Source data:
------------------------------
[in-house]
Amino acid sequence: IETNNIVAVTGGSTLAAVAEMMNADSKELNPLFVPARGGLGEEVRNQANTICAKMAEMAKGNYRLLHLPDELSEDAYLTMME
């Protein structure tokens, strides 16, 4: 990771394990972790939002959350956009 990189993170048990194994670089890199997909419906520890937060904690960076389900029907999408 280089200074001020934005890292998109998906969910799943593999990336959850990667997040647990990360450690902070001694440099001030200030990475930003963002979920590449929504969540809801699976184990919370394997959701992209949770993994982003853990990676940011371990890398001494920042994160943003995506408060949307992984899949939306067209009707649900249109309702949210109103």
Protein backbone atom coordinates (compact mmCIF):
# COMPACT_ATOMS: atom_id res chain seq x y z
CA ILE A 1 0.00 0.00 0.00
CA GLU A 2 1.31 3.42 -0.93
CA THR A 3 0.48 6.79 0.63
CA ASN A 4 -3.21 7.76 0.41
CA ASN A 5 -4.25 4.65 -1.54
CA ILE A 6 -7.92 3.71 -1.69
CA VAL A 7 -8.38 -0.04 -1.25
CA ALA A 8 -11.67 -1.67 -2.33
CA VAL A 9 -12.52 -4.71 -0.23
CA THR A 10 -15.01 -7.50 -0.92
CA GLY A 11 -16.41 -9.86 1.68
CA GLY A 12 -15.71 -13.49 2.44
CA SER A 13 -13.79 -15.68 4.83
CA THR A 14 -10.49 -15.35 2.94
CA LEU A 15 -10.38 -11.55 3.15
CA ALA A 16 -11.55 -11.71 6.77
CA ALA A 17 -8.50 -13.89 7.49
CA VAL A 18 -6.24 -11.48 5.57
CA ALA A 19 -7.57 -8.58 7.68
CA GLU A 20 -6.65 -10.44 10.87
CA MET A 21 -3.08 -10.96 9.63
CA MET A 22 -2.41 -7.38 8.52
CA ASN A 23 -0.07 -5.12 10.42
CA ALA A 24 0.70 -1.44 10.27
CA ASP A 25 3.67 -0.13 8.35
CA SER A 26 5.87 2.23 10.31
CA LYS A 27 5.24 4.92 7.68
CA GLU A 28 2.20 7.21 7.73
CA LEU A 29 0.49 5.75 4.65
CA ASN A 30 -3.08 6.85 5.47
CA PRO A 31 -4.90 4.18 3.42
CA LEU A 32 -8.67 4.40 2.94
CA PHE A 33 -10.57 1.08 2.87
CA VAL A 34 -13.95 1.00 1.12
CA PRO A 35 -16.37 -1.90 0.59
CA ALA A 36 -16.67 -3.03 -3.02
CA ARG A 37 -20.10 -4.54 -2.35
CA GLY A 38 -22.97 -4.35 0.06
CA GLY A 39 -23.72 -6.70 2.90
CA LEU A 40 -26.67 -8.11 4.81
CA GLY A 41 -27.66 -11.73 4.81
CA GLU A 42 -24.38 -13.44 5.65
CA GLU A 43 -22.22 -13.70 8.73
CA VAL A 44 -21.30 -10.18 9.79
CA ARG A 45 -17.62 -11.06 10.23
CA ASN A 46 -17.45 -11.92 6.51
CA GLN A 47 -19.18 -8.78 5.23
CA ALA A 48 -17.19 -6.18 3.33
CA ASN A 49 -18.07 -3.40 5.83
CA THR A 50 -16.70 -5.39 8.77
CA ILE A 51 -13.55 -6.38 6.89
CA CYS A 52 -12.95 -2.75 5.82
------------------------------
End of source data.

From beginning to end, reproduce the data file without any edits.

[in-house]
Amino acid sequence: IETNNIVAVTGGSTLAAVAEMMNADSKELNPLFVPARGGLGEEVRNQANTICAKMAEMAKGNYRLLHLPDELSEDAYLTMME
């Protein structure tokens, strides 16, 4: 990771394990972790939002959350956009 990189993170048990194994670089890199997909419906520890937060904690960076389900029907999408 280089200074001020934005890292998109998906969910799943593999990336959850990667997040647990990360450690902070001694440099001030200030990475930003963002979920590449929504969540809801699976184990919370394997959701992209949770993994982003853990990676940011371990890398001494920042994160943003995506408060949307992984899949939306067209009707649900249109309702949210109103």
Protein backbone atom coordinates (compact mmCIF):
# COMPACT_ATOMS: atom_id res chain seq x y z
CA ILE A 1 0.00 0.00 0.00
CA GLU A 2 1.31 3.42 -0.93
CA THR A 3 0.48 6.79 0.63
CA ASN A 4 -3.21 7.76 0.41
CA ASN A 5 -4.25 4.65 -1.54
CA ILE A 6 -7.92 3.71 -1.69
CA VAL A 7 -8.38 -0.04 -1.25
CA ALA A 8 -11.67 -1.67 -2.33
CA VAL A 9 -12.52 -4.71 -0.23
CA THR A 10 -15.01 -7.50 -0.92
CA GLY A 11 -16.41 -9.86 1.68
CA GLY A 12 -15.71 -13.49 2.44
CA SER A 13 -13.79 -15.68 4.83
CA THR A 14 -10.49 -15.35 2.94
CA LEU A 15 -10.38 -11.55 3.15
CA ALA A 16 -11.55 -11.71 6.77
CA ALA A 17 -8.50 -13.89 7.49
CA VAL A 18 -6.24 -11.48 5.57
CA ALA A 19 -7.57 -8.58 7.68
CA GLU A 20 -6.65 -10.44 10.87
CA MET A 21 -3.08 -10.96 9.63
CA MET A 22 -2.41 -7.38 8.52
CA ASN A 23 -0.07 -5.12 10.42
CA ALA A 24 0.70 -1.44 10.27
CA ASP A 25 3.67 -0.13 8.35
CA SER A 26 5.87 2.23 10.31
CA LYS A 27 5.24 4.92 7.68
CA GLU A 28 2.20 7.21 7.73
CA LEU A 29 0.49 5.75 4.65
CA ASN A 30 -3.08 6.85 5.47
CA PRO A 31 -4.90 4.18 3.42
CA LEU A 32 -8.67 4.40 2.94
CA PHE A 33 -10.57 1.08 2.87
CA VAL A 34 -13.95 1.00 1.12
CA PRO A 35 -16.37 -1.90 0.59
CA ALA A 36 -16.67 -3.03 -3.02
CA ARG A 37 -20.10 -4.54 -2.35
CA GLY A 38 -22.97 -4.35 0.06
CA GLY A 39 -23.72 -6.70 2.90
CA LEU A 40 -26.67 -8.11 4.81
CA GLY A 41 -27.66 -11.73 4.81
CA GLU A 42 -24.38 -13.44 5.65
CA GLU A 43 -22.22 -13.70 8.73
CA VAL A 44 -21.30 -10.18 9.79
CA ARG A 45 -17.62 -11.06 10.23
CA ASN A 46 -17.45 -11.92 6.51
CA GLN A 47 -19.18 -8.78 5.23
CA ALA A 48 -17.19 -6.18 3.33
CA ASN A 49 -18.07 -3.40 5.83
CA THR A 50 -16.70 -5.39 8.77
CA ILE A 51 -13.55 -6.38 6.89
CA CYS A 52 -12.95 -2.75 5.82